Re: Spirited Away is a Terrible Movie
This is a response to a guy on YouTube who calls himself “Confused Matthew.” He does a variety of movie reviews on request. By and large, he doesn’t hold back, nor does he have the ability to see a movie for what it is. Yeah, he’s that kind of critic. In his review of The Lion King, he goes off on a very long-winded tirade about how much he hates Timon and Pumba because of how uncouth and selfish they are. I thought he was kidding at first. Y’know, like, being ironically humorous of something like that. But he was dead serious. About two months ago, he did a review of Spirited Away, and, of course, hated it.
I decided to write this post because I actually got the chance to re-watch Spirited Away. Just yesterday, in fact. It’s still as captivating and beautiful as it was when I first saw it back in middle school, which is the great thing about Miyazaki/Ghibli films. They’re timeless and not a complete embarrassment to the industry.
Crafting this response is a little tricky. At one end, Matthew does bring up good points about why the movie falls short of perfect, namely some stylistic choices in storytelling. On the other, he overlooks some of the plot points of the story, and by extension, its overall aim.
“To be perfectly honest, or rather brutally honest, I can’t stand Anime. I don’t like it and I don’t understand why anyone else does. Now, going into what I don’t like about it would be fruitless as they are all personal problems and not problems having to do with the actual genre. And that is the distinction I will try to keep in mind as we proceed.”
There are two things that are wrong with this statement. First, if he readily concedes that he doesn’t like Anime, what does he hope to achieve in this video. Granted, I’m not saying he’s not allowed to make this review – everyone has the right to voice his/her opinion – but that brings me to my next point. Anime isn’t a genre. I can tell how he flashes a promotional picture of Inuyasha onto the screen that he hasn’t been exposed to a lot of Anime, and that’s fine. But I’m also willing to conjecture that he thinks Anime is just a one-way road of banal sword fights and endless magic battles. You just can’t make these generalizations in reviews.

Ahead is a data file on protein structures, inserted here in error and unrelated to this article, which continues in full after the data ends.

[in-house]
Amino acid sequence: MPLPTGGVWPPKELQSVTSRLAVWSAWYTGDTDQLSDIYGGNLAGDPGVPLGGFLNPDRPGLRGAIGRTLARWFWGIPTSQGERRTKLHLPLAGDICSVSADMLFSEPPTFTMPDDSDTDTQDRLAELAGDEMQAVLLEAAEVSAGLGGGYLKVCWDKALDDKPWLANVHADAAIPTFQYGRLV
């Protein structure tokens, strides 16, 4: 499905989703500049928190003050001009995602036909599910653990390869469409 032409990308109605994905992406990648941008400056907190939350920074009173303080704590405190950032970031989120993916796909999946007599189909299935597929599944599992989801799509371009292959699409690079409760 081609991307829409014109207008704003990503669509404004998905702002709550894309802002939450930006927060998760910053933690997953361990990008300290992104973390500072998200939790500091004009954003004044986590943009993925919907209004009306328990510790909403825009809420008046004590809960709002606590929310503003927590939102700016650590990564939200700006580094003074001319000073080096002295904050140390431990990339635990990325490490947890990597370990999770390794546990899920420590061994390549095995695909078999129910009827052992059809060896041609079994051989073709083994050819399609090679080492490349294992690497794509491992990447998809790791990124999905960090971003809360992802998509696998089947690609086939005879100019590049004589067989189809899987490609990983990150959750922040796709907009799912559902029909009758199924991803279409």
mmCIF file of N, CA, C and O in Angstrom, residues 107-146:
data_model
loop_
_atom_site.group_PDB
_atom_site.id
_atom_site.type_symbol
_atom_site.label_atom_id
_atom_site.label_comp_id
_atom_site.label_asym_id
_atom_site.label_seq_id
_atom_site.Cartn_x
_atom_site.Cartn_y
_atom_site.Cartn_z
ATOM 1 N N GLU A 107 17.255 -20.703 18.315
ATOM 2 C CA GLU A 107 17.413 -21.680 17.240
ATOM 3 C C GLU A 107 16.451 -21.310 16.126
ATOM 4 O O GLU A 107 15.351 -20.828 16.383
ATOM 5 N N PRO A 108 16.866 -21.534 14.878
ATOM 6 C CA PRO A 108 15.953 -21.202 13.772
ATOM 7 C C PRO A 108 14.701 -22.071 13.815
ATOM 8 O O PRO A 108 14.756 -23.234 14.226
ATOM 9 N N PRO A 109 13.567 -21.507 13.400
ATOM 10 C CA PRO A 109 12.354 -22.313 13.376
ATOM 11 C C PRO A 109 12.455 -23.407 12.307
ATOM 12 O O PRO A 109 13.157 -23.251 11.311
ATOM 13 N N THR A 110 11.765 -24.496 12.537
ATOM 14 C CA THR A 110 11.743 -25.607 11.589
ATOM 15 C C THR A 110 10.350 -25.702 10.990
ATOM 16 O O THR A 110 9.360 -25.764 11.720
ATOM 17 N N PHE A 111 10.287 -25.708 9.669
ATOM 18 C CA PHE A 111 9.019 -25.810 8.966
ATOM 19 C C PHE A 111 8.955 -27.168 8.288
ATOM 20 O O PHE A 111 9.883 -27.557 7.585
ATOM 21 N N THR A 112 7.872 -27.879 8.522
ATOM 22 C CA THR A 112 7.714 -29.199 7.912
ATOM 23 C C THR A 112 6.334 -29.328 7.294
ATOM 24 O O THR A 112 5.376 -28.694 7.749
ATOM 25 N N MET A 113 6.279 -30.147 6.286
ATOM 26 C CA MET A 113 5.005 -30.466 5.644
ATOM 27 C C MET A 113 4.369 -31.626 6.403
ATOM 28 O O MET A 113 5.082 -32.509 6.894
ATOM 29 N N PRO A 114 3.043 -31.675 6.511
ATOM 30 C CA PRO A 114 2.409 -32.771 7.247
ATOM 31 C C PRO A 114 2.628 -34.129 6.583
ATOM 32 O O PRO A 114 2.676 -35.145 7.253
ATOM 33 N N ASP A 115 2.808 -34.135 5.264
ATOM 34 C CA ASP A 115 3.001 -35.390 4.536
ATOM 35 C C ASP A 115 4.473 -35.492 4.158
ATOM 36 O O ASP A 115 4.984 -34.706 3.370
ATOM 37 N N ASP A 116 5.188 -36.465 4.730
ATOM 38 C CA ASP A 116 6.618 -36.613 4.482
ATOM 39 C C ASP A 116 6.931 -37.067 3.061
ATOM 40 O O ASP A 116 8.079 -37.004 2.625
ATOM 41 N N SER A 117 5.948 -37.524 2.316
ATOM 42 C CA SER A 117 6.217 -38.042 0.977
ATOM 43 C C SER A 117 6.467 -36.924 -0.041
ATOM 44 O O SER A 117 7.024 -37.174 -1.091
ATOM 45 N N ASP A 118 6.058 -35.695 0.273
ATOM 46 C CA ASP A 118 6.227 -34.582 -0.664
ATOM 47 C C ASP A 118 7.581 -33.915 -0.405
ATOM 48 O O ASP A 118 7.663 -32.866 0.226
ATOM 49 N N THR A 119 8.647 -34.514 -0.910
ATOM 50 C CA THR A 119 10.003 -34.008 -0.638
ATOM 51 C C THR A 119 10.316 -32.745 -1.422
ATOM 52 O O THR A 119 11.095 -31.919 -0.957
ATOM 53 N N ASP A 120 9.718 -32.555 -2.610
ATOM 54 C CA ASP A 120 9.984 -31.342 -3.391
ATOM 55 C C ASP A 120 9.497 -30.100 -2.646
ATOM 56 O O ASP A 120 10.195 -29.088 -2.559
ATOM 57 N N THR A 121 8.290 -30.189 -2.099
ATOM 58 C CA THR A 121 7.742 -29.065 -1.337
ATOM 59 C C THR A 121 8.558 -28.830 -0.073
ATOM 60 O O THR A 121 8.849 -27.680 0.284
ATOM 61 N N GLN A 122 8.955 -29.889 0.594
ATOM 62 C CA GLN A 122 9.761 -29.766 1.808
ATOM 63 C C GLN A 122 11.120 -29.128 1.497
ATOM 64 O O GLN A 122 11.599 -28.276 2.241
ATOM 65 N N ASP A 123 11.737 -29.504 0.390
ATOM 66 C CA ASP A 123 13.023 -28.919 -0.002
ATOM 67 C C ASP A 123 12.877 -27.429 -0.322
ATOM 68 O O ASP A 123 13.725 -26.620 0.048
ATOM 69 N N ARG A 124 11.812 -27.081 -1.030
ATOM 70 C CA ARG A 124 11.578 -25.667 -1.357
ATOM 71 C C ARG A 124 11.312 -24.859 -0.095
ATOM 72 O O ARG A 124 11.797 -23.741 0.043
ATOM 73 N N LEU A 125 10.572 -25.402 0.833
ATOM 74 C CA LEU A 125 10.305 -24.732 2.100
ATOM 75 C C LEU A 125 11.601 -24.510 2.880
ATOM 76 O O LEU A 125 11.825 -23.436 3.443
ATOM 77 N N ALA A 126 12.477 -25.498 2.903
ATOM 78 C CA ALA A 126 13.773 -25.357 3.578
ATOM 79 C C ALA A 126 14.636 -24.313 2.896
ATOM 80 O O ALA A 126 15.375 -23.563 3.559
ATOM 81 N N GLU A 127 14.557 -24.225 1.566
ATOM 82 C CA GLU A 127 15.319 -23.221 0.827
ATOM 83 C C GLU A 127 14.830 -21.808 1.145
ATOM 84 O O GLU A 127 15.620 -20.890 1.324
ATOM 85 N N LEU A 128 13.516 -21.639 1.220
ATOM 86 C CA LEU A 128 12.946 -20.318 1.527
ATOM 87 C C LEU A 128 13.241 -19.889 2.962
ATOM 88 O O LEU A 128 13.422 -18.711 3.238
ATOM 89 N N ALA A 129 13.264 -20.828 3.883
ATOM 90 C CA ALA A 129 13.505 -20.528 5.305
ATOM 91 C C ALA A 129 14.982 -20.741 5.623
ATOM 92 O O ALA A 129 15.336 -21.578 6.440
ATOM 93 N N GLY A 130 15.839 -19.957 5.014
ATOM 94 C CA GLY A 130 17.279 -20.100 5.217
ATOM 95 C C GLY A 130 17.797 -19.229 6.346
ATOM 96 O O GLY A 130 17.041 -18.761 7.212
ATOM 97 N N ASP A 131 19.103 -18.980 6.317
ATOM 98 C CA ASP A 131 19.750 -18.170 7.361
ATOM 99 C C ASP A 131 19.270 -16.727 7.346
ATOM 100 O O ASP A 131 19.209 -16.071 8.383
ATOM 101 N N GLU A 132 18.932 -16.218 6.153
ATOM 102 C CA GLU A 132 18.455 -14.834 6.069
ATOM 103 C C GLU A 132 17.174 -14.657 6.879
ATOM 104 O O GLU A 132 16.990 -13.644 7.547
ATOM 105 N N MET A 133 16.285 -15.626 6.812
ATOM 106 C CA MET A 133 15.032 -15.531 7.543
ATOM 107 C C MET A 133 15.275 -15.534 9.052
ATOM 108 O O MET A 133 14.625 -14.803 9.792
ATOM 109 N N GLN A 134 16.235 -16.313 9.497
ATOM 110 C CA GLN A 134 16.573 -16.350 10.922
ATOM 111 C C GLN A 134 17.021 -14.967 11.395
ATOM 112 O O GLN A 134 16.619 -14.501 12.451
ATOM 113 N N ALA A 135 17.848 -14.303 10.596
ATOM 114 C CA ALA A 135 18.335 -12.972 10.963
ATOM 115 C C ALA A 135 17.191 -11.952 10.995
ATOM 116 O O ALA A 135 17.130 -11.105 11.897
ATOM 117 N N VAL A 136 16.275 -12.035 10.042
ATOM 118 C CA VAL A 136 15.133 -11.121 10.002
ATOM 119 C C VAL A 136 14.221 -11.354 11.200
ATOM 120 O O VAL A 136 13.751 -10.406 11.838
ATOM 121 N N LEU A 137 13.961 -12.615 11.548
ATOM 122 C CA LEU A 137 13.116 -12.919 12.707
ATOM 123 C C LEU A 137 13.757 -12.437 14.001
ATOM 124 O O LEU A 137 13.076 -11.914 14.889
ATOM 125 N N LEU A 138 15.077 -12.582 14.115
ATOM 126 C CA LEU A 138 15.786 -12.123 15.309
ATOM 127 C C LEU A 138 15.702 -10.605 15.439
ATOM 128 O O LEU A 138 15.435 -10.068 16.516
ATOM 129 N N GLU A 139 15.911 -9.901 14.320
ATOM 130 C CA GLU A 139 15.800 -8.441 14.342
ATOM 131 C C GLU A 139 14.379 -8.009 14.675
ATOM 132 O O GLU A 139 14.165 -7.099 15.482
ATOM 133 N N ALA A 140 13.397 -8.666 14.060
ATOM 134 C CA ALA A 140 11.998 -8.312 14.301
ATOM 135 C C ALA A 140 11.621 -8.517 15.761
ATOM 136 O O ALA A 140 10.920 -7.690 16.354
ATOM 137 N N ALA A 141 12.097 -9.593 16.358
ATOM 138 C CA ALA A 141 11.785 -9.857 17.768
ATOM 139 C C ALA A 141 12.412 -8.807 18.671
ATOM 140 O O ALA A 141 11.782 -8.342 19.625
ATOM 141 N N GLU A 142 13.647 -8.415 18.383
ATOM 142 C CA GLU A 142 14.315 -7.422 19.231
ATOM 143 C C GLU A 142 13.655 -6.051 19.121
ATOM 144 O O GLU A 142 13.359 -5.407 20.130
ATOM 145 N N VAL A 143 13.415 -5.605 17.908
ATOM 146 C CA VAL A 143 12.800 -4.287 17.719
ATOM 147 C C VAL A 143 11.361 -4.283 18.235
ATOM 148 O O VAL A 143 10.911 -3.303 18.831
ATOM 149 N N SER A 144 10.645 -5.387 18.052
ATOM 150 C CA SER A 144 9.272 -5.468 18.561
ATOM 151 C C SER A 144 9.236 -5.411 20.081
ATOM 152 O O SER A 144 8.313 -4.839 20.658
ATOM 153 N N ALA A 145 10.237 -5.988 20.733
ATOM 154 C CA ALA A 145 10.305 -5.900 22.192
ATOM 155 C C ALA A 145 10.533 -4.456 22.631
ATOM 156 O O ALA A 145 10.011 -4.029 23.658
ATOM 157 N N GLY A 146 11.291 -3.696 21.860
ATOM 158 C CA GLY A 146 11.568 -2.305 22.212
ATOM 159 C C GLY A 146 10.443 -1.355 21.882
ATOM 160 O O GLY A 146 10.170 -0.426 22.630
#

“The film has a huge problem shoved up its ass right from the beginning. The premise of the film has been summarized as follows: Spirited Away is a story of a spoiled child forced into a fantastic world… Two problems: one, the world isn’t fantastic as much as it is random and arbitrary. And two, the girl was never spoiled. Never. Not once. Ever. The girl is mature and sensible right from the very beginning.”
What movie were you watching? Chihiro is upset about having to move. She’s sarcastic to her parents and isn’t very receptive to their orders. When she tells her mom that her flower bouquet is dying, she pouts and whines. When her parents want to look through a tunnel that’s in their way, she yells no and adamantly refuses. Its’ a very nuanced kind of spoiled. Were you expecting some hyper-exemplified American Barbie Doll stereotype?
“…And the girl is thrusted into the spirit world guided by some guy that’ll show up, oh, about three times in the whole film… I guess that we’re supposed to believe that she wants to rescue the personality-less guy that she encountered in the beginning, but why would she? The two never got to know one another, and we never got to know him. So the film is just making a point of force-feeding her with a friend and an objective.”
Were you paying attention to the story? I’m not going to give away Haku’s real identity for anyone who hasn’t seen the movie, but he mentions time and again that he knew Chihiro from when she was younger, and that he wants to save her because of that. There’s even a part where Chihiro unwittingly calls out his name when it isn’t even clear that what we’re looking at is Haku. There’s clearly a connection, and that connection helps Chihiro grow. That’s the overall aim of the movie, to see Chihiro become stronger. Something that obviously went over Matthew’s head.